US Government Data Data Protection

The NSA knows much more about you than you think

By Mark Leiser, Research Fellow

August 2, 2013 | 4 min read

New Edward Snowden revelations show that the NSA intercepts far more communications than previously thought.

NSA whistle-blower Edward Snowden’s revelations that the US government essentially monitors all communications going in and out of the US have led to accusations that the monitoring program is actually much wider than initially suspected. This is because international calls between two different parties in non-US countries are often routed through the US telephone exchange system, where the NSA has access. A top-secret report leaked by Snowden reveals that, “most international telephone calls are routed through a small number of switches or ‘chokepoints’ in the international telephone switching system en route to their final destination,” says the report. “The United States is a major crossroads for international switched telephone traffic.”The NSA has placed filters at key points within the US’s telecommunications network. For example, much of the communications—telephone and Internet—to and from the north-western United States pass through a nearly windowless nine-story building at 611 Folsom Street in San Francisco. The surveillance program allows for almost indiscriminate targeting of data of individuals inside and outside the US. According to a recent slide released by Snowden, the NSA on April 5, 2013, had 117,675 active surveillance targets in the program and was able to access real-time data on live voice, text, email, or Internet chat services, in addition to analysing stored data.Additional leaks attributed to Snowden reveal an NSA project called XKeyscore that, with a few keystrokes, can give a data analyst access to nearly everything a user does on the Internet – from chat sessions to email to browsing habits. The NSA claimed that direct communications between people (either in an online capacity, or through telephone) work by searching for certain terms in emails, blogs, and browsing habits are directed specifically at people overseas. Occasionally the NSA picks up communications between Americans and foreigners. The program is lawful according to the NSA: “XKeyscore is used as a part of NSA’s lawful foreign signals intelligence collection system,” said the NSA to the Guardian. “Allegations of widespread, unchecked analyst access to NSA collection data are simply not true.”The NSA’s claim that it operates within a lawful, legal framework may be of little solace to Europeans, as the Foreign Intelligence Security Act explicity allows for collection of communications. The NSA responded yesterday by releasing a press release claiming that, ““Allegations of widespread, unchecked analyst access to NSA collection data are simply not true,” reads a press release issued by the agency today. “Access to XKEYSCORE, as well as all of NSA’s analytic tools, is limited to only those personnel who require access for their assigned tasks.”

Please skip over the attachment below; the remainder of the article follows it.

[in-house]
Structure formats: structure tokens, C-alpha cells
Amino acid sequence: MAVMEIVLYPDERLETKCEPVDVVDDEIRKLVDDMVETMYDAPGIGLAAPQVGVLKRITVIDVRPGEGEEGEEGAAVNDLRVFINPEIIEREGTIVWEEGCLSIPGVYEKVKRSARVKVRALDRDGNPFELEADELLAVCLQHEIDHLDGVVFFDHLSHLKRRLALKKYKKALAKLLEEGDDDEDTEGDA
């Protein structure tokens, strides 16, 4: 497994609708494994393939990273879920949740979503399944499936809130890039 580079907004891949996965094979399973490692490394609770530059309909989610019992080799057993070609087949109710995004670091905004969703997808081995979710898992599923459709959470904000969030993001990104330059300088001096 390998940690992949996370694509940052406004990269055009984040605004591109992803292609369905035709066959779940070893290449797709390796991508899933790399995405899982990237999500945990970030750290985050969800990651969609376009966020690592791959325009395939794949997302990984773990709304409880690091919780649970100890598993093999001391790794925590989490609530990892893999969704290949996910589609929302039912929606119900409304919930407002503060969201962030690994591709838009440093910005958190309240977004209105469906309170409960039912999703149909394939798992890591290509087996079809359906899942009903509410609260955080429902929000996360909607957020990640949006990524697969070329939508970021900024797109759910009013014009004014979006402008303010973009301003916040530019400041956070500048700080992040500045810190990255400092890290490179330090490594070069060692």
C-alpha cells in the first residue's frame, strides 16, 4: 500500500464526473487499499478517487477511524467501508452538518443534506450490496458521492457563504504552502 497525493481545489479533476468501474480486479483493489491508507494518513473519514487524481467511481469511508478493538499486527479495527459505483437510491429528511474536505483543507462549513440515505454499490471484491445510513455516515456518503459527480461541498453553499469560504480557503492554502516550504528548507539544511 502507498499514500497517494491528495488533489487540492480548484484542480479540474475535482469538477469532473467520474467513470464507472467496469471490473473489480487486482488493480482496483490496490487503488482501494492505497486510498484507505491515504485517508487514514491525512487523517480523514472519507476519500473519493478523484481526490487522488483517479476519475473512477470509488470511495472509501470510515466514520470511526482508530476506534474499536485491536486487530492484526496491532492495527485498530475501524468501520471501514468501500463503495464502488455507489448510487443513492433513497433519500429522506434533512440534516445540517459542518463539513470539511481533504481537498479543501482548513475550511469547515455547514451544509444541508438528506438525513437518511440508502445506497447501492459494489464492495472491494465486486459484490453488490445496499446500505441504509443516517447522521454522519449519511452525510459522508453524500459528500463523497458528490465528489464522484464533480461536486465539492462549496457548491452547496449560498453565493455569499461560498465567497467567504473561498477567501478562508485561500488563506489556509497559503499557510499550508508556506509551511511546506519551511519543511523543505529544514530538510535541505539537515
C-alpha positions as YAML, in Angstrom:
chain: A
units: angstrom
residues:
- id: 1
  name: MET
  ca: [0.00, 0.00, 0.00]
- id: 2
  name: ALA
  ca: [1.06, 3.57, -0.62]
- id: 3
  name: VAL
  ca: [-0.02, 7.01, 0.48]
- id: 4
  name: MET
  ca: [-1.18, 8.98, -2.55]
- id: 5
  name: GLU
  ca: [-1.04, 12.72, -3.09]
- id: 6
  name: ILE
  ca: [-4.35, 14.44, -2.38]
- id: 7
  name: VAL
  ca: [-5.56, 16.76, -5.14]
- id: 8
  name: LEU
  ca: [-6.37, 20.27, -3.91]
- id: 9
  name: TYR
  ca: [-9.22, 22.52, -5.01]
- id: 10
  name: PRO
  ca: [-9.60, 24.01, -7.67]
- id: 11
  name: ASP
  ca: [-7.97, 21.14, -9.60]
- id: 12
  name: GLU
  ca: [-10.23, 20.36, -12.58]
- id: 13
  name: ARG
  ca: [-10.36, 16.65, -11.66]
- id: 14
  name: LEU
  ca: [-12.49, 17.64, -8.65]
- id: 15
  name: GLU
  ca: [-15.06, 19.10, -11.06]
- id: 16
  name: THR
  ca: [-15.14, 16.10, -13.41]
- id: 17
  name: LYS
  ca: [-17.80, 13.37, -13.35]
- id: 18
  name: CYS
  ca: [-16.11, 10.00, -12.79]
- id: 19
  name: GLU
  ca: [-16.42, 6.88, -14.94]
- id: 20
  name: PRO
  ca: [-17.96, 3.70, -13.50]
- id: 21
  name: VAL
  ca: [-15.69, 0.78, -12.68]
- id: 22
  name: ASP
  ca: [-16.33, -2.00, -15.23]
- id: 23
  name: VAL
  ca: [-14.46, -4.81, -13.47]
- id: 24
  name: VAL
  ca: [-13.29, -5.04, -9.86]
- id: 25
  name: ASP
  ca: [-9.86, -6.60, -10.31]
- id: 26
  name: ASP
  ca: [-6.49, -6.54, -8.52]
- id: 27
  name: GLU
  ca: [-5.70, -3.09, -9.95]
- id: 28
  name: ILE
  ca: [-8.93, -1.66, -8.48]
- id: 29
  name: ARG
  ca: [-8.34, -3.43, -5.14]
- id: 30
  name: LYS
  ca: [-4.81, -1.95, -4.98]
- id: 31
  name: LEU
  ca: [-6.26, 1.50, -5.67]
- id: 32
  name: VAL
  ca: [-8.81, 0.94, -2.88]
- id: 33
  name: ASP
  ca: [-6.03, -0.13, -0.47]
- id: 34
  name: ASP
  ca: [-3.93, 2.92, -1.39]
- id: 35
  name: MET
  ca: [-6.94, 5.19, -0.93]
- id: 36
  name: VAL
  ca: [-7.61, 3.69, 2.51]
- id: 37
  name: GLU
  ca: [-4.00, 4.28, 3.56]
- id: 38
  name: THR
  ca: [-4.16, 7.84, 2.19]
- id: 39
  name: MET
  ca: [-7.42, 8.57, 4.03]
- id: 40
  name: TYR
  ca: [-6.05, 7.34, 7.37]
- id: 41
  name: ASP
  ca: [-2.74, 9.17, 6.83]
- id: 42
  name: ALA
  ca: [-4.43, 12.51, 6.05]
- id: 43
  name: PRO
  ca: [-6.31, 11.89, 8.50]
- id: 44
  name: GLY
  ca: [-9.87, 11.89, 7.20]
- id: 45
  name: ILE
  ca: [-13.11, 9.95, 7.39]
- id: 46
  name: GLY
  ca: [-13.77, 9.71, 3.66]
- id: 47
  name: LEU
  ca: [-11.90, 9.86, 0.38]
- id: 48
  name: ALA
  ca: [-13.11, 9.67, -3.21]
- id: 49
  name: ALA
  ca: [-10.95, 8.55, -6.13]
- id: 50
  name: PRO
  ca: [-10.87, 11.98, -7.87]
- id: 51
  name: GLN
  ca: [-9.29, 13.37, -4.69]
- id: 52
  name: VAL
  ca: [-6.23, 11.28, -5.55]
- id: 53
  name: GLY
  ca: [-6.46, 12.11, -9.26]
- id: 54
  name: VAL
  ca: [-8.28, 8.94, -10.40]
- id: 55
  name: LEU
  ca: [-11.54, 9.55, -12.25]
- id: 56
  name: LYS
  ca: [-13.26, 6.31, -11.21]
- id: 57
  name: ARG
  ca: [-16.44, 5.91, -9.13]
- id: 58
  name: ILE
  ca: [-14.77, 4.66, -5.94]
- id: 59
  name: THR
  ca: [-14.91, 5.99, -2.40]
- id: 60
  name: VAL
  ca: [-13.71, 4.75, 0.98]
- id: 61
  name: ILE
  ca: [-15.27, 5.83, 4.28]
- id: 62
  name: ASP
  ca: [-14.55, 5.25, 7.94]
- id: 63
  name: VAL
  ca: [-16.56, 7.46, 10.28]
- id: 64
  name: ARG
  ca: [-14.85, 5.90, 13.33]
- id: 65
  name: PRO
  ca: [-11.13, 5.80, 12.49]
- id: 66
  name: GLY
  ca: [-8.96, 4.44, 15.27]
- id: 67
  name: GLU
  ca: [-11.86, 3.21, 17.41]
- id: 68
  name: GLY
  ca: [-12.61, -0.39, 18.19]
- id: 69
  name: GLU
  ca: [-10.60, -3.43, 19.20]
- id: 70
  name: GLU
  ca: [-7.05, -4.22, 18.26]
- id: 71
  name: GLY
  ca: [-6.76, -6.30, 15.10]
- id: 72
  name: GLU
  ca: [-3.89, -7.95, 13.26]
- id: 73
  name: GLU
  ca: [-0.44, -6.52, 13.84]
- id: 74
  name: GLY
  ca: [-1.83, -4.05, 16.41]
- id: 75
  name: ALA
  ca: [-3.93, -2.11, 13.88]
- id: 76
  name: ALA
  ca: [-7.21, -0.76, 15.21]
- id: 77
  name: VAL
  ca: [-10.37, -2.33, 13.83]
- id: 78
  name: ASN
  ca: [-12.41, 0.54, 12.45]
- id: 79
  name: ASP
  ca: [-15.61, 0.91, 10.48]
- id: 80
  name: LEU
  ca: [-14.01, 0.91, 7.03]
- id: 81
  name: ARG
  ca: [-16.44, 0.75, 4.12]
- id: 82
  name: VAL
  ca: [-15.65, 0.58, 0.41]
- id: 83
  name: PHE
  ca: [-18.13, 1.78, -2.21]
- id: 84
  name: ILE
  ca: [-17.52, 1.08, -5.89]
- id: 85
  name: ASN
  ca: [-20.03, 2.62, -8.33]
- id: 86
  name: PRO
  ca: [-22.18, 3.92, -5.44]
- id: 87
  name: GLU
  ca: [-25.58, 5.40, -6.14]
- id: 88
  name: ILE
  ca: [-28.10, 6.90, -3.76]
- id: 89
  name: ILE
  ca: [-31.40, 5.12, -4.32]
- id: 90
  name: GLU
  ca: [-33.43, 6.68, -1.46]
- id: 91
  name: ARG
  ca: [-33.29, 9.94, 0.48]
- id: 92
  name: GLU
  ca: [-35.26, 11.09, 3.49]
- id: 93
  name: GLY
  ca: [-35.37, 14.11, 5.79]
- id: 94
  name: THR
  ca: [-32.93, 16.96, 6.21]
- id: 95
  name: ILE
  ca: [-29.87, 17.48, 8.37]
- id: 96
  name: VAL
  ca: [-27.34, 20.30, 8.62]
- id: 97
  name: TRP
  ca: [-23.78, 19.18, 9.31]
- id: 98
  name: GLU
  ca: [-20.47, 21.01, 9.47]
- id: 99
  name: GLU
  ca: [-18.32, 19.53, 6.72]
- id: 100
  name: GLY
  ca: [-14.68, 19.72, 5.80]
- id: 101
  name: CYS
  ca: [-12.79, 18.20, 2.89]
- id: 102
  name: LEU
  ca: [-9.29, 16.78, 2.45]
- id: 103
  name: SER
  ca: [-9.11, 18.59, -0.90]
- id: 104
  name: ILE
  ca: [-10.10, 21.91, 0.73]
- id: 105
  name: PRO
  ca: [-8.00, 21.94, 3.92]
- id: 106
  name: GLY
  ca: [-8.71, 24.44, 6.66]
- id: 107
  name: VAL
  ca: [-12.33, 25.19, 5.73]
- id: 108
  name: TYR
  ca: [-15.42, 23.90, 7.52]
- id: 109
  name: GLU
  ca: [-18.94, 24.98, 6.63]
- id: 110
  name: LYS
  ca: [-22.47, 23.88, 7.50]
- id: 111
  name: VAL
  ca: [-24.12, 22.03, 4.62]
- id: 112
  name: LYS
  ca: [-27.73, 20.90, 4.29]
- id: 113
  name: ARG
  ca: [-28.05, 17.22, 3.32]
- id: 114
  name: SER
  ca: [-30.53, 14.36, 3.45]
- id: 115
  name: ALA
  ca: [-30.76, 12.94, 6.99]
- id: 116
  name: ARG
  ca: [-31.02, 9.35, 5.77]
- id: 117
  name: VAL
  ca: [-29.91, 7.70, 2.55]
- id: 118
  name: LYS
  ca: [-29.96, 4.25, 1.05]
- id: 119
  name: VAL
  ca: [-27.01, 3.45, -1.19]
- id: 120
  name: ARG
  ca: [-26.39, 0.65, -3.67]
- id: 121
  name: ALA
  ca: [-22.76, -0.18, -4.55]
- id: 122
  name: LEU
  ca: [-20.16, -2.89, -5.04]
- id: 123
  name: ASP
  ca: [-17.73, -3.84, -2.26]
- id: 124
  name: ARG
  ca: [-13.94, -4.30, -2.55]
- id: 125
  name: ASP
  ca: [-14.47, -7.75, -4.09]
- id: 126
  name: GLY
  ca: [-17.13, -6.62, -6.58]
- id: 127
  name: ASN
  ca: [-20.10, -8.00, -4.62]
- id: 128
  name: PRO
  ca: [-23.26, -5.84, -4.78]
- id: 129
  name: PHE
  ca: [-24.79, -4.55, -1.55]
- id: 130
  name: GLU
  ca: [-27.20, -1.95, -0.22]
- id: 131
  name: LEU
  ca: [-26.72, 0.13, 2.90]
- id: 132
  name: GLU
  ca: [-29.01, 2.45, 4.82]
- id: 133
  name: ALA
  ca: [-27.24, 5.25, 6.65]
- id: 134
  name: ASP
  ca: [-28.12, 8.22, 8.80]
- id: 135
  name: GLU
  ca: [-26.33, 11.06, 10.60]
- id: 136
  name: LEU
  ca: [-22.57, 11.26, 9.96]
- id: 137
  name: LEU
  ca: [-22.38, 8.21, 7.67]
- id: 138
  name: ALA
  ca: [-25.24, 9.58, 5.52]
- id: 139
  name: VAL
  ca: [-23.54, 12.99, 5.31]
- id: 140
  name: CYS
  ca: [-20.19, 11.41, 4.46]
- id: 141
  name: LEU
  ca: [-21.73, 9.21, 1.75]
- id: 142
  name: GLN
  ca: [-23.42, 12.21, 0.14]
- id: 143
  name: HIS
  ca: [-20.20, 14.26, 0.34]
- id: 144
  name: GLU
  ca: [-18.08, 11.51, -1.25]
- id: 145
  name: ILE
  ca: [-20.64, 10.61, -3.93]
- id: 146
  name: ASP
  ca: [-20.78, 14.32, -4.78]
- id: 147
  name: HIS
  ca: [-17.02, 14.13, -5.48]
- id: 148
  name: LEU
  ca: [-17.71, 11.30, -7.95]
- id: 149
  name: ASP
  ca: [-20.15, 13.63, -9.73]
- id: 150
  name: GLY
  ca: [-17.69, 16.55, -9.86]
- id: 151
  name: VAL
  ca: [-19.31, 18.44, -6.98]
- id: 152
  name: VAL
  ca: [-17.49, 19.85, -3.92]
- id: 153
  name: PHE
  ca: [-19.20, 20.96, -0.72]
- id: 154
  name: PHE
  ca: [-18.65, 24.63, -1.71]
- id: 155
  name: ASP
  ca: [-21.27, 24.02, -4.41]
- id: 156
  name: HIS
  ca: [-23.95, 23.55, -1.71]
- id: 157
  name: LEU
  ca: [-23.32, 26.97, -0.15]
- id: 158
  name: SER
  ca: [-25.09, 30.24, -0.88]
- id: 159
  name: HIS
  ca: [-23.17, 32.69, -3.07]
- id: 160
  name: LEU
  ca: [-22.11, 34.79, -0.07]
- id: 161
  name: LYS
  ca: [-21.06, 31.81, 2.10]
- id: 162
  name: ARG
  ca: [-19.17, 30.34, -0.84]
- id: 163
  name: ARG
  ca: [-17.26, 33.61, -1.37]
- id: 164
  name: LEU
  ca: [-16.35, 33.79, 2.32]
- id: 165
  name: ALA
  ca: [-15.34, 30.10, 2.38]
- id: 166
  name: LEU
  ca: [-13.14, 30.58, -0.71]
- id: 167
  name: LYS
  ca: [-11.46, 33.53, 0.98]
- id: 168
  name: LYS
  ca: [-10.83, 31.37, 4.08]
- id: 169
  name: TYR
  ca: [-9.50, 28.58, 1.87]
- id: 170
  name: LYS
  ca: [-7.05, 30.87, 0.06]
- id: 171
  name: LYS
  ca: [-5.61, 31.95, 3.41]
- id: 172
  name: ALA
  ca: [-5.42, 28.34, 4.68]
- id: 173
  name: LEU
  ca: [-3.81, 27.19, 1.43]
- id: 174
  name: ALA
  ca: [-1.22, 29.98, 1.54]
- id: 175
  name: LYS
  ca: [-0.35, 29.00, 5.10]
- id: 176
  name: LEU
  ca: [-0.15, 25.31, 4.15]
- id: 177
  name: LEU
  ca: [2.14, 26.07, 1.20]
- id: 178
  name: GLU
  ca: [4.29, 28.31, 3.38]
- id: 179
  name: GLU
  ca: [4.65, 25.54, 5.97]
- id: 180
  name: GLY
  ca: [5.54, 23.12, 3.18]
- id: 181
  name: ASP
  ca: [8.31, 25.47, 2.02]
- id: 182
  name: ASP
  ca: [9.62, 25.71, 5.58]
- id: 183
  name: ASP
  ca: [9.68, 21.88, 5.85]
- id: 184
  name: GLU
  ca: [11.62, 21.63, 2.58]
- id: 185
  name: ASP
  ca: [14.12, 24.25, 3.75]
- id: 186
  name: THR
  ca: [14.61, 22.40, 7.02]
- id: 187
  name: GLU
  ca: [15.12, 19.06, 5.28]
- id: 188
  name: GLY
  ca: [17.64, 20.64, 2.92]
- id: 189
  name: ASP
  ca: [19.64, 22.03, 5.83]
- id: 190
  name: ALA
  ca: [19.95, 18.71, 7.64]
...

However, in an article for Business Insider, Michael Kelley documented and collated several instances of when US government database operators had inappropriately accessed the database facilities of the US government. • In 2008 two former NSA analysts who worked at the NSA center in Fort Gordon, Georgia told ABC they and their coworkers had listened in on the personal phone calls of soldiers stationed overseas."Hey, check this out," one said he would be told, "there's good phone sex or there's some pillow talk, pull up this call, it's really funny, go check it out. It would be some colonel making pillow talk and we would say, 'Wow, this was crazy.'"• NSA analyst Adrienne Kinne told ABC she listened to hundreds of private conversations between Americans, including many from the International Red Cross and Doctors without Borders.• NSA whistleblower Russ Tice claims that he saw NSA orders to tap the phone of then-Senator Barack Obama, Hillary Clinton, Senators John McCain and Diane Feinstein, then-Secretary of State Colin Powell, Gen. David Petraeus, and a current Supreme Court Justice.• Michael Hayden, who was NSA director (1999 – 2005) when the first domestic spying programs began, corroborated Binney's claim when he told The Daily Beast that he remembered a collector who was fired for snooping on his ex-wife overseas.• Tom Hays of The Associated Press reports there are "a batch of corruption cases in recent years against NYPD officers accused of abusing the FBI-operated National Crime Information Center database to cyber snoop on co-workers, tip off drug dealers, stage robberies and — most notoriously — scheme to abduct and eat women."No details have been released of any existing oversight or auditing procedures the NSA have in place to ensure appropriate protections had been put in place to ensure employees with access did not abuse their privileges.

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